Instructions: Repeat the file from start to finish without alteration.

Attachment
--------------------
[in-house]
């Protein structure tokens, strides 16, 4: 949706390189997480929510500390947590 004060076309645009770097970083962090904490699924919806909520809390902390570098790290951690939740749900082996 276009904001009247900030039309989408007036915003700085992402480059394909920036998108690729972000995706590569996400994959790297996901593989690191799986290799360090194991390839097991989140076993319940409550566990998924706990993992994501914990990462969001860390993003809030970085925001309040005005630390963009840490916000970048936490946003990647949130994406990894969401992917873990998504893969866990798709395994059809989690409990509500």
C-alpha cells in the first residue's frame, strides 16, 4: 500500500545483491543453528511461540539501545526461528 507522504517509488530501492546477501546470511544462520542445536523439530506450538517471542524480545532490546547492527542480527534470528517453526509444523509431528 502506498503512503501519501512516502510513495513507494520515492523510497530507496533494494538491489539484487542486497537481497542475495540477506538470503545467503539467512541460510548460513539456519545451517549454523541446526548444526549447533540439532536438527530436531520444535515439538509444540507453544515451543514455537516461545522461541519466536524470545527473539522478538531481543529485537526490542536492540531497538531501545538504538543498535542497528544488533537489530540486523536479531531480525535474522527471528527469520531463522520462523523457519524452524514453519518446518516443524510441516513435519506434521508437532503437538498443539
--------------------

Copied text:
[in-house]
């Protein structure tokens, strides 16, 4: 949706390189997480929510500390947590 004060076309645009770097970083962090904490699924919806909520809390902390570098790290951690939740749900082996 276009904001009247900030039309989408007036915003700085992402480059394909920036998108690729972000995706590569996400994959790297996901593989690191799986290799360090194991390839097991989140076993319940409550566990998924706990993992994501914990990462969001860390993003809030970085925001309040005005630390963009840490916000970048936490946003990647949130994406990894969401992917873990998504893969866990798709395994059809989690409990509500």
C-alpha cells in the first residue's frame, strides 16, 4: 500500500545483491543453528511461540539501545526461528 507522504517509488530501492546477501546470511544462520542445536523439530506450538517471542524480545532490546547492527542480527534470528517453526509444523509431528 502506498503512503501519501512516502510513495513507494520515492523510497530507496533494494538491489539484487542486497537481497542475495540477506538470503545467503539467512541460510548460513539456519545451517549454523541446526548444526549447533540439532536438527530436531520444535515439538509444540507453544515451543514455537516461545522461541519466536524470545527473539522478538531481543529485537526490542536492540531497538531501545538504538543498535542497528544488533537489530540486523536479531531480525535474522527471528527469520531463522520462523523457519524452524514453519518446518516443524510441516513435519506434521508437532503437538498443539